One-on-One: UNDP Senior Country Economist Jonathan Pincus
Viet Nam has all of the elements needed to achieve rapid growth for many years. Viet Nam has a large, young and literate workforce, has maintained a high rate of investment and has put in place an increasingly favourable institutional environment. Growth should continue to be rapid for some time to come.
1. What are your comments on Viet Nam’s orientation of accelerated economic growth in the next 5-year plan (setting a target of achieving a growth rate of over 8 percent per year)? Do you think this target is too ambitious?
Viet Nam has all of the elements needed to achieve rapid growth for many years. Viet Nam has a large, young and literate workforce, has maintained a high rate of investment and has put in place an increasingly favourable institutional environment. Growth should continue to be rapid for some time to come. The ultimate source of economic growth is the movement of people from low to higher productivity jobs. That certainly means more people working in new factories using better technology. This is happening quickly, but still involves only a small share of the workforce. Increasing productivity also occurs when farmers to grow higher value added crops and producing more each day worked. The development of new services is also an important source of productivity growth. The new SEDP will drive this process forward over the next five years. The plan calls for strategic investments in public goods and the development of an institutional framework for private sector growth.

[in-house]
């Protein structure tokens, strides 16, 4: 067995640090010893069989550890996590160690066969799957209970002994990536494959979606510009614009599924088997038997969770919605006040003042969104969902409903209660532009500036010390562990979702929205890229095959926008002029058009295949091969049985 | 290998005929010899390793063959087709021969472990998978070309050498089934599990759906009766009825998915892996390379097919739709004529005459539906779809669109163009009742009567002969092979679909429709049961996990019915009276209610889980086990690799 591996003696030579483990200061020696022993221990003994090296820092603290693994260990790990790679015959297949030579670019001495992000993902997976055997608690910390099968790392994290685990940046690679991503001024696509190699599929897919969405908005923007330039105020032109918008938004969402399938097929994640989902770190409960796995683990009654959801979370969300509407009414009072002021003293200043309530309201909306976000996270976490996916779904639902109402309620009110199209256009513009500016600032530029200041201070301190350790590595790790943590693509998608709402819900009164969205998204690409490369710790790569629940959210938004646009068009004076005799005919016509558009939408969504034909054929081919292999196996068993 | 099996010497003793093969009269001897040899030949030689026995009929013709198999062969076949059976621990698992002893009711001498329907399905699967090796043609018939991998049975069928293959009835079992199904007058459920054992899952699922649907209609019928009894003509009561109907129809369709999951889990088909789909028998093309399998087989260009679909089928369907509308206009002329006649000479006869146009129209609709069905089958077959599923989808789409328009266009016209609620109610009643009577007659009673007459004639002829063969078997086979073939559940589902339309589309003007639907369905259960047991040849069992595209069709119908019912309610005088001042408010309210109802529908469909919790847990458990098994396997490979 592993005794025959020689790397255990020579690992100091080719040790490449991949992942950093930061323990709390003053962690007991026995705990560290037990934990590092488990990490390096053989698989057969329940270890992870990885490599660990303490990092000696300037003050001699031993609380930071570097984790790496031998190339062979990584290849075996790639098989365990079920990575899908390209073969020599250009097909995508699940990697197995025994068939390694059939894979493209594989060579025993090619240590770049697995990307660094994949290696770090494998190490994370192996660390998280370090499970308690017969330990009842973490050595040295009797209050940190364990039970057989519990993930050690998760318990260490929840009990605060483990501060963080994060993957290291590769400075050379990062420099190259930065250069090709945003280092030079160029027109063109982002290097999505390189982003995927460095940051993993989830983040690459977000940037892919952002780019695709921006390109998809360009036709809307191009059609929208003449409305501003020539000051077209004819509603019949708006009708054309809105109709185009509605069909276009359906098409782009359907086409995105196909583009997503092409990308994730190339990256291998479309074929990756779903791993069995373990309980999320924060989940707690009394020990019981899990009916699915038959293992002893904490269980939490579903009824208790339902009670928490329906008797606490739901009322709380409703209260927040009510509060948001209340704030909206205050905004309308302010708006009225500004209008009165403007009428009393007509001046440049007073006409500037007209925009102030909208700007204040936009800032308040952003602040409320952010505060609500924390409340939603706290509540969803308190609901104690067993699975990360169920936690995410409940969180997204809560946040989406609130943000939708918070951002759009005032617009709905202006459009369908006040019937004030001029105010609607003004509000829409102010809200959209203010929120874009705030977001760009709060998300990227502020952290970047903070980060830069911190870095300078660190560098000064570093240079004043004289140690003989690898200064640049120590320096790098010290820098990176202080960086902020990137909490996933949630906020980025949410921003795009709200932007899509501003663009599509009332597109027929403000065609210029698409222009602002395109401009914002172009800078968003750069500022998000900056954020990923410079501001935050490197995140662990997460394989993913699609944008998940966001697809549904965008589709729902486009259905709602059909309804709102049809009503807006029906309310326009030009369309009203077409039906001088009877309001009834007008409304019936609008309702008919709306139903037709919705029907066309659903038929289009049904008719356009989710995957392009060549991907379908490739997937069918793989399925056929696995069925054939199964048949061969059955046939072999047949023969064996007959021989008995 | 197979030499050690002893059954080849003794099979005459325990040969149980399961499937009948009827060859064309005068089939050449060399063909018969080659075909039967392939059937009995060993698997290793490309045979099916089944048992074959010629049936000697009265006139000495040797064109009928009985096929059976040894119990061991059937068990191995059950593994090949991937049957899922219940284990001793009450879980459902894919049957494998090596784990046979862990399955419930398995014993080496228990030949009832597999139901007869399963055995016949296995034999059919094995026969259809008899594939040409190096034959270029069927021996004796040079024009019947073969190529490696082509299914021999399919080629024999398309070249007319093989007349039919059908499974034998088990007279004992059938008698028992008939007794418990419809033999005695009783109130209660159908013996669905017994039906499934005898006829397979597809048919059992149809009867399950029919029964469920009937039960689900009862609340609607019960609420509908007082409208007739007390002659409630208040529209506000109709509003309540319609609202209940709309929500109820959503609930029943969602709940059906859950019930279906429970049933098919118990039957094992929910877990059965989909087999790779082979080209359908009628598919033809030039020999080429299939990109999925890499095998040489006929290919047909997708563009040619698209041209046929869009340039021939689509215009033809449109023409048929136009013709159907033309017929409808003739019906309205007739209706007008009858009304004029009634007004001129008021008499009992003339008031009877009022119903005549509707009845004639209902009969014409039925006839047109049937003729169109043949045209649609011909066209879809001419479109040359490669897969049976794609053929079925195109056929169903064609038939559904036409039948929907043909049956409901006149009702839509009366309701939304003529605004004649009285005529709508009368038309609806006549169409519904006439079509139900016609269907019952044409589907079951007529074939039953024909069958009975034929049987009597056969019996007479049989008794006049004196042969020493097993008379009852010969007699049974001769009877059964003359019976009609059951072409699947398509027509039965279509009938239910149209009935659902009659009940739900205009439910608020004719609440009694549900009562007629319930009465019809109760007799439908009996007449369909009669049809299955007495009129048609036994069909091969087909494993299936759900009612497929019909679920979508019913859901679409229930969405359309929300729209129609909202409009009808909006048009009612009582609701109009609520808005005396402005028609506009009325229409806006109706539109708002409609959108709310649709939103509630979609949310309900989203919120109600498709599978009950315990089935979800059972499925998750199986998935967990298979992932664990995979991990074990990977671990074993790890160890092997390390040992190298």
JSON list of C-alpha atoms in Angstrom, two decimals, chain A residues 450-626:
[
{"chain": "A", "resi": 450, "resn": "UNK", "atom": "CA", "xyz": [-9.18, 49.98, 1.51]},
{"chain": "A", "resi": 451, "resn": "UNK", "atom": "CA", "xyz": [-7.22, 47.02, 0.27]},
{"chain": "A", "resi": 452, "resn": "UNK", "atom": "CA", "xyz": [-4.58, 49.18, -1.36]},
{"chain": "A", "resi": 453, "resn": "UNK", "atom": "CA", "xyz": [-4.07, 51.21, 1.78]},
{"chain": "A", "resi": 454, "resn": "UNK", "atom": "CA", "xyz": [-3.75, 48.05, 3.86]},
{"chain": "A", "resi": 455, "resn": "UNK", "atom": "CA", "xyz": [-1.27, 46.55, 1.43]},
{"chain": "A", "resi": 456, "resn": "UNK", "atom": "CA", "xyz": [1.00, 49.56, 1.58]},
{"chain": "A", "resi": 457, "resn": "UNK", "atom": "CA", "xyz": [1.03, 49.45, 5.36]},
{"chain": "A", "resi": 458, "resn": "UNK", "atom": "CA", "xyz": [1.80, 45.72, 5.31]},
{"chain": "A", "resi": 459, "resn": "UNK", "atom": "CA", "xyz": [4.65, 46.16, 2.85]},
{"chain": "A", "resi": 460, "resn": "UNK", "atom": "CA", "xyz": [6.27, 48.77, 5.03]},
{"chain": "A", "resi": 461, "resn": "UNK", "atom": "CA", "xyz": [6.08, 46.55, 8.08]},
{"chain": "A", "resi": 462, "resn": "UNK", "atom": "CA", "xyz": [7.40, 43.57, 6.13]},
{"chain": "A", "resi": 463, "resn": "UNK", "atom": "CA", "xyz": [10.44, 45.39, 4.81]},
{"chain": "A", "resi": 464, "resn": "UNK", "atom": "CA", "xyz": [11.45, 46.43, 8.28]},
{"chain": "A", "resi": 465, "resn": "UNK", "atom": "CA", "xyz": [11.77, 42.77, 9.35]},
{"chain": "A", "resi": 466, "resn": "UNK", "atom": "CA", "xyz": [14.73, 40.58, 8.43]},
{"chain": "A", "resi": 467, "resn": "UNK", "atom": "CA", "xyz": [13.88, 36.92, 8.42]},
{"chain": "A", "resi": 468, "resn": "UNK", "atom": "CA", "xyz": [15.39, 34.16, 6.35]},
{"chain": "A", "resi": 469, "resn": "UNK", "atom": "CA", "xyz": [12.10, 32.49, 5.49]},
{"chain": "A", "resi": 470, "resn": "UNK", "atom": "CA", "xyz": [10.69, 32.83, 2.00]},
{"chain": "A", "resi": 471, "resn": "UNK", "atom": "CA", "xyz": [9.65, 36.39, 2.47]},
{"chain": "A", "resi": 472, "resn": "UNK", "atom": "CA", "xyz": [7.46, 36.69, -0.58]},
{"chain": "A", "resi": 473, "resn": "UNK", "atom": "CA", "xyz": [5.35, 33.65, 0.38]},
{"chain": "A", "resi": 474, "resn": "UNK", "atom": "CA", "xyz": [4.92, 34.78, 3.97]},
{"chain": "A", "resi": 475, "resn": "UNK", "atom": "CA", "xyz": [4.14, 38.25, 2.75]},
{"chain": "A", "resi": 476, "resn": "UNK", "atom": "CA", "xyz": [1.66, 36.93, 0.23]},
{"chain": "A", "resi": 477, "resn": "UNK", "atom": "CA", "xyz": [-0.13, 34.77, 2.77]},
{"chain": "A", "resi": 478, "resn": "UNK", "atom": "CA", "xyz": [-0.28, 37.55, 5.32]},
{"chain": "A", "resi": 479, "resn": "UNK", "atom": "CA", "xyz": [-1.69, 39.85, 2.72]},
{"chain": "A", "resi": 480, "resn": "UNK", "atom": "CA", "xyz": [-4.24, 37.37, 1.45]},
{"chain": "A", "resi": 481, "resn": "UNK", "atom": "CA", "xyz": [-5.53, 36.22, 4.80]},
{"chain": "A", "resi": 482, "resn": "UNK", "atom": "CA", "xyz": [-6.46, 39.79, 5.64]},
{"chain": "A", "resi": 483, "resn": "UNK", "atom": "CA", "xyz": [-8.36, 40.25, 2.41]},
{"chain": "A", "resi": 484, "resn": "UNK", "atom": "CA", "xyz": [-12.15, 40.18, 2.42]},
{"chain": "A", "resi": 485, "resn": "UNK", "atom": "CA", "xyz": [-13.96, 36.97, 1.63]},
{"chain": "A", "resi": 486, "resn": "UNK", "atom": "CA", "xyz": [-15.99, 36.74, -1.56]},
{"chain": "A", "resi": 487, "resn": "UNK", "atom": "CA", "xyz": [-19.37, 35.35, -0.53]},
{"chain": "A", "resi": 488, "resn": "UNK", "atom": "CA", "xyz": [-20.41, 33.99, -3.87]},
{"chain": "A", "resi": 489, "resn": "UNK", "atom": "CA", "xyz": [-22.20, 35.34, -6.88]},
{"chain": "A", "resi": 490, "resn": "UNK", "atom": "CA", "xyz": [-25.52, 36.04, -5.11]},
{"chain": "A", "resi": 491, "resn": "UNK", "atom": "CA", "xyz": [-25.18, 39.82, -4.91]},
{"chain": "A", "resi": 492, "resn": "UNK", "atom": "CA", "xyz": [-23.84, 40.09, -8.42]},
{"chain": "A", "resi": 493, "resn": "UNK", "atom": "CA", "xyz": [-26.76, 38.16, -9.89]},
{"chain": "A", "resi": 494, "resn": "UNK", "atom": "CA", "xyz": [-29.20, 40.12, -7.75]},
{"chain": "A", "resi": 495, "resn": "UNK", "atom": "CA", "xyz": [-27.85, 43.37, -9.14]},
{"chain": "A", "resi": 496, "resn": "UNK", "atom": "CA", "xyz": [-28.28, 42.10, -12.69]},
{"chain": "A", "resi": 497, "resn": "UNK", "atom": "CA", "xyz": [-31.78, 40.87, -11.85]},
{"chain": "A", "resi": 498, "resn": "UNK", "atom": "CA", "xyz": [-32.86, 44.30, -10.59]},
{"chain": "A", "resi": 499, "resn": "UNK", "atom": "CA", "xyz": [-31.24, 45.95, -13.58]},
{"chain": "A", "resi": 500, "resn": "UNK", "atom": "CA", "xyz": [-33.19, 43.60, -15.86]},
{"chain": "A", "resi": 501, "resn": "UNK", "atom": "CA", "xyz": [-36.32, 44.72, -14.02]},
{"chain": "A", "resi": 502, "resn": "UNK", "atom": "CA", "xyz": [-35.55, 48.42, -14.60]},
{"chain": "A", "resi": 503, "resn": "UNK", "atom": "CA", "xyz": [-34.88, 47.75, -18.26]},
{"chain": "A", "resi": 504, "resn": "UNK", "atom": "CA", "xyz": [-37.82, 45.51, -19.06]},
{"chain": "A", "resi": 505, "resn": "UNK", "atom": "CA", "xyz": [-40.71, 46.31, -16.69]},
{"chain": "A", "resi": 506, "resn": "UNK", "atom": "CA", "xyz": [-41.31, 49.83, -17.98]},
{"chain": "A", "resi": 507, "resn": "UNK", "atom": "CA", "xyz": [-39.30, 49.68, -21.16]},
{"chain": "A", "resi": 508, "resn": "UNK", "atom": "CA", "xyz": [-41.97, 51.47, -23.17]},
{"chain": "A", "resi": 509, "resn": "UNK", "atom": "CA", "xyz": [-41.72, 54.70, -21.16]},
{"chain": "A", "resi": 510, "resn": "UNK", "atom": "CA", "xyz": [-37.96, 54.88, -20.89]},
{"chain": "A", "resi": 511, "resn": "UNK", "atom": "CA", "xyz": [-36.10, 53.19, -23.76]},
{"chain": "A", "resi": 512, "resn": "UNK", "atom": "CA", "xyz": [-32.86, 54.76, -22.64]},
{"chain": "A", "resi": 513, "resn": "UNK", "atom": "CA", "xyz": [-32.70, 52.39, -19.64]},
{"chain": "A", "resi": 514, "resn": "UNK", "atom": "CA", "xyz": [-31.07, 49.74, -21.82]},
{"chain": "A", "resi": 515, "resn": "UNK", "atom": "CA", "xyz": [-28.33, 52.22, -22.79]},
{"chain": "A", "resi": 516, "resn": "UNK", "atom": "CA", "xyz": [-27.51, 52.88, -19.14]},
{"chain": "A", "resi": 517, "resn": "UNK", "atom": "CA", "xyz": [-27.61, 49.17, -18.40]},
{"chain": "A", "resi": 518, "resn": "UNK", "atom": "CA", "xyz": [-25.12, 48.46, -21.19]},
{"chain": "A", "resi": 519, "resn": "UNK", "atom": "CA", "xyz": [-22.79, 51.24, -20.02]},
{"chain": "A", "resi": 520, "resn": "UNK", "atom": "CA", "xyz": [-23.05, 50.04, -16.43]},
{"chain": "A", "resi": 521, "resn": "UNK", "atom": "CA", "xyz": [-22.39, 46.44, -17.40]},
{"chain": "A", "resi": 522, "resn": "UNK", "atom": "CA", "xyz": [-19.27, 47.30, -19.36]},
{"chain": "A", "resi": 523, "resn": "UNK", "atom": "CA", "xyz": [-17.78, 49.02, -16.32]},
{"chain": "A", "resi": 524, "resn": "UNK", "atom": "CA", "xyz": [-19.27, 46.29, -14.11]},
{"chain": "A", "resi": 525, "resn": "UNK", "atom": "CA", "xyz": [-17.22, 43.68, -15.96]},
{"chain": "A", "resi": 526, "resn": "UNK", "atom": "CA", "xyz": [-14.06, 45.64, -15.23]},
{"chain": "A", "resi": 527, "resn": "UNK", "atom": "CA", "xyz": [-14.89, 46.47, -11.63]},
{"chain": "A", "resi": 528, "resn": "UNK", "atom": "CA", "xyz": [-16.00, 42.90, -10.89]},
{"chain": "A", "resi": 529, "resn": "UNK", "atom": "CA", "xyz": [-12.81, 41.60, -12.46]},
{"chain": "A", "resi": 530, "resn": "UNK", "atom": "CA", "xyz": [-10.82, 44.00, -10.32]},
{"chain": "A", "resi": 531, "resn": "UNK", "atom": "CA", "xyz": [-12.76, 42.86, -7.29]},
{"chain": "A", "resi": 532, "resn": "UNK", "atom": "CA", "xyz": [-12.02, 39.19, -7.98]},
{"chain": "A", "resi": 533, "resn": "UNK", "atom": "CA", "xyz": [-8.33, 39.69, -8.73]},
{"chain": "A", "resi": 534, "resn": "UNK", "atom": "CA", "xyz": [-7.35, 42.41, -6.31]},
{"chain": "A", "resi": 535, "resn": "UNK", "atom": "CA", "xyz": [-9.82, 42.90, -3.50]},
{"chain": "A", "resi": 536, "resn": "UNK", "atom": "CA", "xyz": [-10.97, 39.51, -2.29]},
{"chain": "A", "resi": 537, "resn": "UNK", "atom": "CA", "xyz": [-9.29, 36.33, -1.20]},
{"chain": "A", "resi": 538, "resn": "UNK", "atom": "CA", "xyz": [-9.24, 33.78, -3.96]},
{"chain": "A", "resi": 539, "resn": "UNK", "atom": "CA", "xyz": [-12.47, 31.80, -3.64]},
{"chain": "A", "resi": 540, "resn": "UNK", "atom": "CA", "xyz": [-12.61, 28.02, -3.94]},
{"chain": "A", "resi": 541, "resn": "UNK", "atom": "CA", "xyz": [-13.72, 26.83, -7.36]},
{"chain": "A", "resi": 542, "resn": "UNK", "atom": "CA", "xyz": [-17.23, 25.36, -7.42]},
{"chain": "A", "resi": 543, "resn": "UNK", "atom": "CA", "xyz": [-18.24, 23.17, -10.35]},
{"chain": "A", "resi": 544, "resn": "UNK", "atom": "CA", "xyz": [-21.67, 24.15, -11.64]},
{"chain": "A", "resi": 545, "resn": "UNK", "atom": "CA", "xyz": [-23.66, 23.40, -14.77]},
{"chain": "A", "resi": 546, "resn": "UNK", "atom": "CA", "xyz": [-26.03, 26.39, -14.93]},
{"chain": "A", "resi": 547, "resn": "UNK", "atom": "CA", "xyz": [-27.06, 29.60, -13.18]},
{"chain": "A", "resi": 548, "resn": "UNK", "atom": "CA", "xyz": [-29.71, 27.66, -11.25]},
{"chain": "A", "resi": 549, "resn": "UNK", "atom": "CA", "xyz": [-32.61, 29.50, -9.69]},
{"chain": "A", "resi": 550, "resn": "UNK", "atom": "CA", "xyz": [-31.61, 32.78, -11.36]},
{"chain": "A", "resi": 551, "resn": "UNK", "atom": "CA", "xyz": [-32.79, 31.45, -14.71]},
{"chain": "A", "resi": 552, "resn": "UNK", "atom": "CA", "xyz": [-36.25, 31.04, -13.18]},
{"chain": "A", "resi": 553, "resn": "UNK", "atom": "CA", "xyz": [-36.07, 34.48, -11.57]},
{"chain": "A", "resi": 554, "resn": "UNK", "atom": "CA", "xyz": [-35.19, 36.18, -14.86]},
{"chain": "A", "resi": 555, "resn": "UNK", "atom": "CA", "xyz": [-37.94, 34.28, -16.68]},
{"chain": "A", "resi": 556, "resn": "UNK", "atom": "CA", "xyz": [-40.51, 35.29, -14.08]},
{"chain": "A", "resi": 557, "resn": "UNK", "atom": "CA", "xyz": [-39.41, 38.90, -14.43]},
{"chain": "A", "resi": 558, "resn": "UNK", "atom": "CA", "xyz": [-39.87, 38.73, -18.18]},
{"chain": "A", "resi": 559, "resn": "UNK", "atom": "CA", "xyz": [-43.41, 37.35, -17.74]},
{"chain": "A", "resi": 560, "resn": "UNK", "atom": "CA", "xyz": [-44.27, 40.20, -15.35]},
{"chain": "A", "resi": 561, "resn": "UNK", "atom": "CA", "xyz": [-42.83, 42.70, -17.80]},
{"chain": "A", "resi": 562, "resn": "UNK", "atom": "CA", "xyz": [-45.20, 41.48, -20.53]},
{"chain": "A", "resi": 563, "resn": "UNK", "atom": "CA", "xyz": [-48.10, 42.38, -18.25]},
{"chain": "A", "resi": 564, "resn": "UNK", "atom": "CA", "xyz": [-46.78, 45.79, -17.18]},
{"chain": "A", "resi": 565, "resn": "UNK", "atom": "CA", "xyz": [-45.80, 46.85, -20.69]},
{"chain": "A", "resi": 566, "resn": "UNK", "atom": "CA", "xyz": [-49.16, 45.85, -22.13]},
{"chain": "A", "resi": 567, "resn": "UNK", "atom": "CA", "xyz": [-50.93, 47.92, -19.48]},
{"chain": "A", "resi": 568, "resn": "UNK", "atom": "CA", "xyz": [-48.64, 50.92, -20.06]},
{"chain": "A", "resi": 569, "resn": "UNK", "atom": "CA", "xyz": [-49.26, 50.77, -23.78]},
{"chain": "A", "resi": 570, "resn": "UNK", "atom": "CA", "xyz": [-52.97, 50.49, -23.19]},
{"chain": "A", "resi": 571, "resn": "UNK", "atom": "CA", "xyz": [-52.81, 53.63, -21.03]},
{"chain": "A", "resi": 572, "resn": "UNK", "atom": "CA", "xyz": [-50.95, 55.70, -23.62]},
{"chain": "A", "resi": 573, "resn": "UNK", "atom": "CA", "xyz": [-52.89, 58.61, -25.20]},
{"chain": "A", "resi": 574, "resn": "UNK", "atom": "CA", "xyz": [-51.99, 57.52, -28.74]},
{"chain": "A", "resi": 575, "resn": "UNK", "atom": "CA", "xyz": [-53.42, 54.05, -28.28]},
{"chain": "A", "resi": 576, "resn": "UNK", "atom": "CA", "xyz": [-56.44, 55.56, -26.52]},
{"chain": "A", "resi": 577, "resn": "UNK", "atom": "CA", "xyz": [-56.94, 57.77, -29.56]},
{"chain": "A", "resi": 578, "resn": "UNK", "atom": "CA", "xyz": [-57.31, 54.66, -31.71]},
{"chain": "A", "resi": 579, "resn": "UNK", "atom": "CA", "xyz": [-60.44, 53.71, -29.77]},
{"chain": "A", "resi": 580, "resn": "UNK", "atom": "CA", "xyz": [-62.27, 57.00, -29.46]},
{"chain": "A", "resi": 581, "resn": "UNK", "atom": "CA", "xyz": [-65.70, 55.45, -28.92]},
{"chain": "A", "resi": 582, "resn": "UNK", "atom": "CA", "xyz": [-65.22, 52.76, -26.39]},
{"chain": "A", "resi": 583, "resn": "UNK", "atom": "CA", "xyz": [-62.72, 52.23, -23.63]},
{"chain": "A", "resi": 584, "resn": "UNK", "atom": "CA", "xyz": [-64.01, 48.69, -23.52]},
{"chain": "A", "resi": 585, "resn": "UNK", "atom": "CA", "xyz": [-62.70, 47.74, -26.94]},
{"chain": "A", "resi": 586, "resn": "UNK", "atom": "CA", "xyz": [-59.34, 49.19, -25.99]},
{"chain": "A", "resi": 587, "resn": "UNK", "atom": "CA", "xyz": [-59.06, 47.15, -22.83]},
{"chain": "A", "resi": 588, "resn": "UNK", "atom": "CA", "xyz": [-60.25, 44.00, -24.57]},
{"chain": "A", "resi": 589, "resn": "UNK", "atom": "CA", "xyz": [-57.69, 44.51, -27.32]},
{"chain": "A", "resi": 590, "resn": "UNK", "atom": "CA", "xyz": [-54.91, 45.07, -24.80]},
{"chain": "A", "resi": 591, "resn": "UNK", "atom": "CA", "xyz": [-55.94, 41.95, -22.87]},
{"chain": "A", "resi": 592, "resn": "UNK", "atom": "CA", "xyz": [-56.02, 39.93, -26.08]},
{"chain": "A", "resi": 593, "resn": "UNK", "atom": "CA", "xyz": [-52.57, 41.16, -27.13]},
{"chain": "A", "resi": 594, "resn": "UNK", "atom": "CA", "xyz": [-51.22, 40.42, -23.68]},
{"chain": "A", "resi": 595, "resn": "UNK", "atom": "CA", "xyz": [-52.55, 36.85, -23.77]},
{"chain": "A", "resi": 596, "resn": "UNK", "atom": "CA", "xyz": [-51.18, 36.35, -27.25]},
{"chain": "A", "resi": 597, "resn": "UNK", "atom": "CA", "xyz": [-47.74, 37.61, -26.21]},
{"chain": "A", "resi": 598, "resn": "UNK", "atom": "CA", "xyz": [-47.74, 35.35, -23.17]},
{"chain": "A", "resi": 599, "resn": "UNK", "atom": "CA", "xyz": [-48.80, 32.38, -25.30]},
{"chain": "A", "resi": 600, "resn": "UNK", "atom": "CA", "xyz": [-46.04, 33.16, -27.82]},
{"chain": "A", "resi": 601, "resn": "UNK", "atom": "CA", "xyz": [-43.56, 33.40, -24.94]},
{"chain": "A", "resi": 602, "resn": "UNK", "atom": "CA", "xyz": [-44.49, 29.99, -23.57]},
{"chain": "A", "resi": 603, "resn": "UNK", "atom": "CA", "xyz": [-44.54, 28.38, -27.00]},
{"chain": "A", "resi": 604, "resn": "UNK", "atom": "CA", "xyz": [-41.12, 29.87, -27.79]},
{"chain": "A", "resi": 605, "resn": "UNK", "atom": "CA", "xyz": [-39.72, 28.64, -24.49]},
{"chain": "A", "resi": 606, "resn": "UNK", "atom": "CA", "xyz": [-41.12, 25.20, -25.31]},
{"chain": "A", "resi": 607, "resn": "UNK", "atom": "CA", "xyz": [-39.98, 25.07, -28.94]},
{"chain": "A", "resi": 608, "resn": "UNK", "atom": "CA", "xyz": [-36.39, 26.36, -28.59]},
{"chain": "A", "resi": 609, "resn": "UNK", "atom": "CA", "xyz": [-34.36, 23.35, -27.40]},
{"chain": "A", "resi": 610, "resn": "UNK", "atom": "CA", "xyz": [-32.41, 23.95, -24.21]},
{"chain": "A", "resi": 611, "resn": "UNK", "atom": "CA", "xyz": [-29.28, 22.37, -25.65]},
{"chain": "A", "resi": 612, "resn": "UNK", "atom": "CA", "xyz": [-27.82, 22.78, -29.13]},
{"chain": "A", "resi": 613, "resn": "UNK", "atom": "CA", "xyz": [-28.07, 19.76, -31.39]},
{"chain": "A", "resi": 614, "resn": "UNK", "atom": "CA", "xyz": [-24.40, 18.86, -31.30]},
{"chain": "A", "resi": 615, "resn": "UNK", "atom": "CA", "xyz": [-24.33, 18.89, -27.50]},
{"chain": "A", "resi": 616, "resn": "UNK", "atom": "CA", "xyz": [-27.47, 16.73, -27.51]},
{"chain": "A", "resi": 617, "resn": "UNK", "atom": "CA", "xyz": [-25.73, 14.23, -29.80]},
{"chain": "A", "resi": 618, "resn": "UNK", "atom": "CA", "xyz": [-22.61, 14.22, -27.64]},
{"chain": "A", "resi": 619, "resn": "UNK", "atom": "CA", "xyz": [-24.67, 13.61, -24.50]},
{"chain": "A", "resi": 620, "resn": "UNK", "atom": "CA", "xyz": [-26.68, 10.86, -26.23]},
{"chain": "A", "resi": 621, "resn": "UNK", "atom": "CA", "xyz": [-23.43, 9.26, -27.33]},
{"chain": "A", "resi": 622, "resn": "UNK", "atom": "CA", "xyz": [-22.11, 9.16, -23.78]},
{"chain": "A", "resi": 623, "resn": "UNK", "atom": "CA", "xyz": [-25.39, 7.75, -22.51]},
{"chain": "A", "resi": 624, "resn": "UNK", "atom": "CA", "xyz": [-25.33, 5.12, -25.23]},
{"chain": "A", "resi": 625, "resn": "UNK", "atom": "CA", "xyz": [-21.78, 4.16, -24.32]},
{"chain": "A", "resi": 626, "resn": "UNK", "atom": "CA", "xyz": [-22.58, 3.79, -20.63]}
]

2. One of important objectives which Viet Nam is pursuing is fast and sustainable economic growth. What issues do you think Viet Nam should pay attention to in order to achieve this objective?
As Viet Nam modernizes the economy, more attention will need to be paid to the country’s technological capabilities. Viet Nam will increasingly diversify from traditional exports such as agricultural products, garments and shoes, to higher value added commodities. But in order to achieve this, Viet Nam will need better linkages between universities, research institutes, foreign companies and national companies. The universities will need to upgrade their curricula and engage directly in cutting edge research. The government will need to give companies more incentives to engage in research and development.
Another risk is financial instability. Viet Nam has made great progress in financial sector reform. But the pace of change will need to accelerate to make sure that the banking sector and other providers of financial services operate in a transparent and accountable manner. Failure to adhere to international standards of auditing, reporting, capital adequacy and risk management would increase the likelihood of an economically damaging financial crisis.
3. Could you tell us, from the perspective of a Senior Country Economist of UNDP, constraints/uncertainties of Viet Nam’s economic development in the past and in the future? What lessons learned can Viet Nam draw from the countries which have had over-heated economic development over the last two decades like China?